Day for Knight (Games Magazine)

The music of lutes fills the air and banners flutter in the breeze as knights and pages assemble in their pavilions. A time warp to Camelot? No, it’s the Nottingham Jousting Association of Northern England, preparing for another demonstration of medieval wargames.

From May to September, the twenty members of the Association tour castles and other historical sites throughout England demonstrating the kind of prowess at jousting and sword-fighting that would have warmed King Arthur’s heart.

The Association was formed by accident 13 years ago, when Nottingham hired a group of stuntmen to stage a joust for a civic festival. But before rehearsals ended, injuries sidelined the pros. Local amateurs stepped in and have been whacking each other with broadswords and lances ever since.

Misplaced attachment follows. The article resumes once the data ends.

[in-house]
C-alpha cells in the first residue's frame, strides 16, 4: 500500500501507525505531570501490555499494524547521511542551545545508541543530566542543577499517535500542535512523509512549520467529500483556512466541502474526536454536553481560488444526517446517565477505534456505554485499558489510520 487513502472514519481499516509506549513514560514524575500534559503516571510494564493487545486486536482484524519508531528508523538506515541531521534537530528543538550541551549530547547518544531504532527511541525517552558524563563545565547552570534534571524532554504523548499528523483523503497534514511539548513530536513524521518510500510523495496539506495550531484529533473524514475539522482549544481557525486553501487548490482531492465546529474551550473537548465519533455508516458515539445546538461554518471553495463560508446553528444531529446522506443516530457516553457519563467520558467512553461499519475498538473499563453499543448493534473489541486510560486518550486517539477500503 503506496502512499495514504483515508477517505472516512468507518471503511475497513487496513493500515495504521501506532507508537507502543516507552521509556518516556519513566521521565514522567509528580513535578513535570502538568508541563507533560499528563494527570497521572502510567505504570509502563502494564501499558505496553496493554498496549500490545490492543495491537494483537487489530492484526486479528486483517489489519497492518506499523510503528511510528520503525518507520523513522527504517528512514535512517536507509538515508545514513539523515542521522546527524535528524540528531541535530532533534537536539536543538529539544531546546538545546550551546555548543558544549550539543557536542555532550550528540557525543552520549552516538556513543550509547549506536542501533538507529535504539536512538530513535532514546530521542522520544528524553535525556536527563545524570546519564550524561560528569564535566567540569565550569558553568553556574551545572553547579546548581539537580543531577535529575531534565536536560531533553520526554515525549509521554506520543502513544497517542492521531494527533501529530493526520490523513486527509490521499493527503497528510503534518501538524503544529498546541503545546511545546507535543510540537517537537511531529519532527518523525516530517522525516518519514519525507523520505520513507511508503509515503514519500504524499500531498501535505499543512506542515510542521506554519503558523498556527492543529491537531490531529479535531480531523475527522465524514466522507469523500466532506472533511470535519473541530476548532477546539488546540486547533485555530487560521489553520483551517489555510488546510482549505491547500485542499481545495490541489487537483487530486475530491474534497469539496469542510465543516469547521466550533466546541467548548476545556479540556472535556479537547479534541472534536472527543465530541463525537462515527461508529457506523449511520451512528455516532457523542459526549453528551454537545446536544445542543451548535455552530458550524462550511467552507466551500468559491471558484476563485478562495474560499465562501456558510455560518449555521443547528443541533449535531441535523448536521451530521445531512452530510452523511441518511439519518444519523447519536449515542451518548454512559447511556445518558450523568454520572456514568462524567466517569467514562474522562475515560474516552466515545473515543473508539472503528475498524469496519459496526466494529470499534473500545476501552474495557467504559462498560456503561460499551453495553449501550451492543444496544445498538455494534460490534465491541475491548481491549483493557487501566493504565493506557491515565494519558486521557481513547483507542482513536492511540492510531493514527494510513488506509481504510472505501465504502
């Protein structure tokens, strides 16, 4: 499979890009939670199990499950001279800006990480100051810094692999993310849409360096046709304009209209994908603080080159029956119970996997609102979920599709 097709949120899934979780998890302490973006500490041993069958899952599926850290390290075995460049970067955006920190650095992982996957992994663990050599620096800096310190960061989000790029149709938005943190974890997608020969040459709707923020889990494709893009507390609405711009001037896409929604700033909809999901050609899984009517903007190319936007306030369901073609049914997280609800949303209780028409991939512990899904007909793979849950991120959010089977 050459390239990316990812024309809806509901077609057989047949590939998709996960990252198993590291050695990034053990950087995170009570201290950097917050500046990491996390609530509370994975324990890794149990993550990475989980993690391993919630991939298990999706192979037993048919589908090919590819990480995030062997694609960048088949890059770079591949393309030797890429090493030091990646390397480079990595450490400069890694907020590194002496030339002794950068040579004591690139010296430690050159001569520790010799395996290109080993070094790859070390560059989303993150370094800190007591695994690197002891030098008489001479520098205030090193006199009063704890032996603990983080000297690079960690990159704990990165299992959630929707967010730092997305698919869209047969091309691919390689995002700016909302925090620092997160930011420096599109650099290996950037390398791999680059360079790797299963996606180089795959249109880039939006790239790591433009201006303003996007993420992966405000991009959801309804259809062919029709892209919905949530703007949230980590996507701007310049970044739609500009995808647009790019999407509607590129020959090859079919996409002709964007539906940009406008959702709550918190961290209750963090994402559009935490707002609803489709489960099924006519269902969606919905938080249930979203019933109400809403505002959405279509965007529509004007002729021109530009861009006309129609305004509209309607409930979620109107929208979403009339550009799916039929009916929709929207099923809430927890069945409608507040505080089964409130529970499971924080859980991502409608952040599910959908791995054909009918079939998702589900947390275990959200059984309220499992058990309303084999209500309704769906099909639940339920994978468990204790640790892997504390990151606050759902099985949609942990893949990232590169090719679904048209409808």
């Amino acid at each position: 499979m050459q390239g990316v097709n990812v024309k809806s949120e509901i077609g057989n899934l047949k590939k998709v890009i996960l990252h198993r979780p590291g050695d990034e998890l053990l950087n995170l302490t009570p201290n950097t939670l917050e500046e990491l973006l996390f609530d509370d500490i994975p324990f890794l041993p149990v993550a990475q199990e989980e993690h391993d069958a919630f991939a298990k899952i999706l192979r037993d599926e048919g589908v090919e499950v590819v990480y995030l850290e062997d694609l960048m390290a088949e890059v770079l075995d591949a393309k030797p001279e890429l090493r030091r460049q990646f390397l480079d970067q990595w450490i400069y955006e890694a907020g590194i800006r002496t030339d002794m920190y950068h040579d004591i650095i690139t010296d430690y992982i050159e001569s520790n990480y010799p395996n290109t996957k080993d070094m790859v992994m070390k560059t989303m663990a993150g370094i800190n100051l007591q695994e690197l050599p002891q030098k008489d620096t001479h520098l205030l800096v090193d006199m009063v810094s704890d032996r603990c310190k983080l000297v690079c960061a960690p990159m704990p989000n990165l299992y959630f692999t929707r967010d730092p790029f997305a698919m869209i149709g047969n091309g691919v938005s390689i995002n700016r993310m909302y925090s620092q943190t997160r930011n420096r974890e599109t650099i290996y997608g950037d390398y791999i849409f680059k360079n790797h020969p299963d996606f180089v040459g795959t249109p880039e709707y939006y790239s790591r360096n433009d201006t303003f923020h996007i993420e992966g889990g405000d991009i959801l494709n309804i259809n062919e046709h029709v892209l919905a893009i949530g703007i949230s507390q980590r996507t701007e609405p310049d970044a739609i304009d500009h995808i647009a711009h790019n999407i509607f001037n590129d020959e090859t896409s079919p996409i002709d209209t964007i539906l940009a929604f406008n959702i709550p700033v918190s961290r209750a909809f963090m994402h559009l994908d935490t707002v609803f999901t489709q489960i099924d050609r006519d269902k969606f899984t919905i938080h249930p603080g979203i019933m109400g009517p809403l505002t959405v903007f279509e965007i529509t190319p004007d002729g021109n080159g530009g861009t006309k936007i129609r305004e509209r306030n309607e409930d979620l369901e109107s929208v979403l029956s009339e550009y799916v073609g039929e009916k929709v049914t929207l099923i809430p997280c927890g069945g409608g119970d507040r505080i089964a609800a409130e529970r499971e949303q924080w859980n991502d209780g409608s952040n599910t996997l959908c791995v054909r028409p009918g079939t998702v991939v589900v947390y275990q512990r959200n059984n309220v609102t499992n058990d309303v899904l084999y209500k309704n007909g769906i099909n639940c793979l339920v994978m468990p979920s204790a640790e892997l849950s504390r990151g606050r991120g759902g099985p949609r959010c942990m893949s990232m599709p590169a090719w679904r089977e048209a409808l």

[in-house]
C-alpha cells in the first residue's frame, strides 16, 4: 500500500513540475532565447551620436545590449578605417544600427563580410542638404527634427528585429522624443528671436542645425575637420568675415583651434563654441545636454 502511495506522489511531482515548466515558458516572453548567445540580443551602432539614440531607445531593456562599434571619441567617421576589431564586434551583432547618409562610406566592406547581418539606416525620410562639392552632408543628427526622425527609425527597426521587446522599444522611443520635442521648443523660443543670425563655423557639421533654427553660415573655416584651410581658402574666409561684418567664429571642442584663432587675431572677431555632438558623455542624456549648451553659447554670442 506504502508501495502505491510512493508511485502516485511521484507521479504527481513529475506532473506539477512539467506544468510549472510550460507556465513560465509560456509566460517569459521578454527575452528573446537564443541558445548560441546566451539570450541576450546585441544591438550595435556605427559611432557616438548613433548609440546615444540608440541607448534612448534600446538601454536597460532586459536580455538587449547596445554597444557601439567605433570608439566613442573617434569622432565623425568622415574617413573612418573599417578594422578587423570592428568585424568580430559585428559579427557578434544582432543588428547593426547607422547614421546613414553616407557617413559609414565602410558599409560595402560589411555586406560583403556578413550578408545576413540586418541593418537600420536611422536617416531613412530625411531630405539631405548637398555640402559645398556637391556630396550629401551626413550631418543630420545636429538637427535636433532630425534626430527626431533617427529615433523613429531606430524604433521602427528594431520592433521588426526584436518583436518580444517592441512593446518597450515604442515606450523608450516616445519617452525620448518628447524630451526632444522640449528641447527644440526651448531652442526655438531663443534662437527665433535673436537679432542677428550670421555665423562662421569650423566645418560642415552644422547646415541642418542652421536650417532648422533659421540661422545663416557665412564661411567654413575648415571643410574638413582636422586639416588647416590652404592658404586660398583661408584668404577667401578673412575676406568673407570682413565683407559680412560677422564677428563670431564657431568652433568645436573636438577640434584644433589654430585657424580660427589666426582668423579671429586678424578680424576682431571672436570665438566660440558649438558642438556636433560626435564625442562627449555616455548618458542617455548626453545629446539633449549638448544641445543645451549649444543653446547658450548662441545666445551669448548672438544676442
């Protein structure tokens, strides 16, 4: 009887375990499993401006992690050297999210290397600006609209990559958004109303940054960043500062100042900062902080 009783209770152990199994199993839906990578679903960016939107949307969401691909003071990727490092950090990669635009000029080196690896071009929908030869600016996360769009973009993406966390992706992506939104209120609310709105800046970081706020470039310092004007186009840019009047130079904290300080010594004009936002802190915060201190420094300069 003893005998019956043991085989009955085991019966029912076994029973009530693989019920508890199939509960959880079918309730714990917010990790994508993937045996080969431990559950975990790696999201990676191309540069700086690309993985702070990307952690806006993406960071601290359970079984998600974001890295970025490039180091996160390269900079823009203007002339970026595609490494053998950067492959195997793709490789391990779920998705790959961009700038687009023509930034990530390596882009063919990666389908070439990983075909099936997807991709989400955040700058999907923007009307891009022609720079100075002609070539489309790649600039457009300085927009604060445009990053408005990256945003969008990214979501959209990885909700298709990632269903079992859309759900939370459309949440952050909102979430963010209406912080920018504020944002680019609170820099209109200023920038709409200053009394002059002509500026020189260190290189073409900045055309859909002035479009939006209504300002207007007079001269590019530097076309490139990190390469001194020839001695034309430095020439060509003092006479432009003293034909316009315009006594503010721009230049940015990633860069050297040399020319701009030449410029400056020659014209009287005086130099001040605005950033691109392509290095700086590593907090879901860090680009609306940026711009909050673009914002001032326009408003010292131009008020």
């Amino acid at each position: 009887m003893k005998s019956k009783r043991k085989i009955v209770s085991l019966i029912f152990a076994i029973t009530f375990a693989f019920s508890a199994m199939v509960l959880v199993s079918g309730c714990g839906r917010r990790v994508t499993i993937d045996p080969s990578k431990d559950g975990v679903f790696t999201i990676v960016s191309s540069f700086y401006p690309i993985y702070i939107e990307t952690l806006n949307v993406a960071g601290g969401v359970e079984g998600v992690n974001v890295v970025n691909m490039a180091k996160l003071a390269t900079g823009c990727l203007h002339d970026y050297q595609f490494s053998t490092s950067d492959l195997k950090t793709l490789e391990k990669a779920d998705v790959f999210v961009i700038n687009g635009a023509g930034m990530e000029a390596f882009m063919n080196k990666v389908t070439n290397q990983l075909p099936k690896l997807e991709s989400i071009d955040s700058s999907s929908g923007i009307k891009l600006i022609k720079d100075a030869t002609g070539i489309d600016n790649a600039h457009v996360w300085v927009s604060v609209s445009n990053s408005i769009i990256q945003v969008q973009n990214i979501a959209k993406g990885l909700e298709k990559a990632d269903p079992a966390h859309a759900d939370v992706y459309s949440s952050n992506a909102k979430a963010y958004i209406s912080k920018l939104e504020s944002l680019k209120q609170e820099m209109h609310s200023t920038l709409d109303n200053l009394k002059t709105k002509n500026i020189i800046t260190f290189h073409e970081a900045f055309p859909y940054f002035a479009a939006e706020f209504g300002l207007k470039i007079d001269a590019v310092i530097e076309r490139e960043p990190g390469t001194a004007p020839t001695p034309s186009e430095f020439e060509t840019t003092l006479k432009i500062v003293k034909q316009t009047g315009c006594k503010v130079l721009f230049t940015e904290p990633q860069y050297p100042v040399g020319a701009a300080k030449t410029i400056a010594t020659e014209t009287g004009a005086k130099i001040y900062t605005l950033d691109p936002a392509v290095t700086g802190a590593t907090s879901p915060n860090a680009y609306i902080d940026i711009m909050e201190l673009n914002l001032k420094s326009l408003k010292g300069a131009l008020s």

Practice for the summer shows begins in January, when would-be performers – whose 20th century careers range from butcher to pub owner – audition for knighthood. Only about one in ten shows the skills and physical constitution to join the troupe.

The same can be said for their steeds. “We look for well-trained horses with fire and breeding,” says director Sam Humphrey. “A safe, predictable animal doesn’t have the brains to catch onto what we are doing.”

Though each show is choreographed and rehearsed at weekly training sessions, few concessions are made to safety – the knights rarely use extra padding or fake weapons. “Basically, we rely on timing and practice,” observes Humphrey. Unlike their 12th-century predecessors, though, they wear leather breastplates instead of metal armor while riding. “When you are falling off a horse, you need that flexibility.”

Despite frequent broken fingers and concussions, authenticity is the troupe’s ultimate quest. True, the blades of various swords –some of which are up to six feet long – are dulled, but medieval knights did that, too. “Swords were bone-breakers, not cutting weapons. With all the chain mail and armor, knights couldn’t hope to cut anything, except maybe the heads of a few passing peasants.” However, for those attending the jousts, fear not. These knights display far better Round Table manners.

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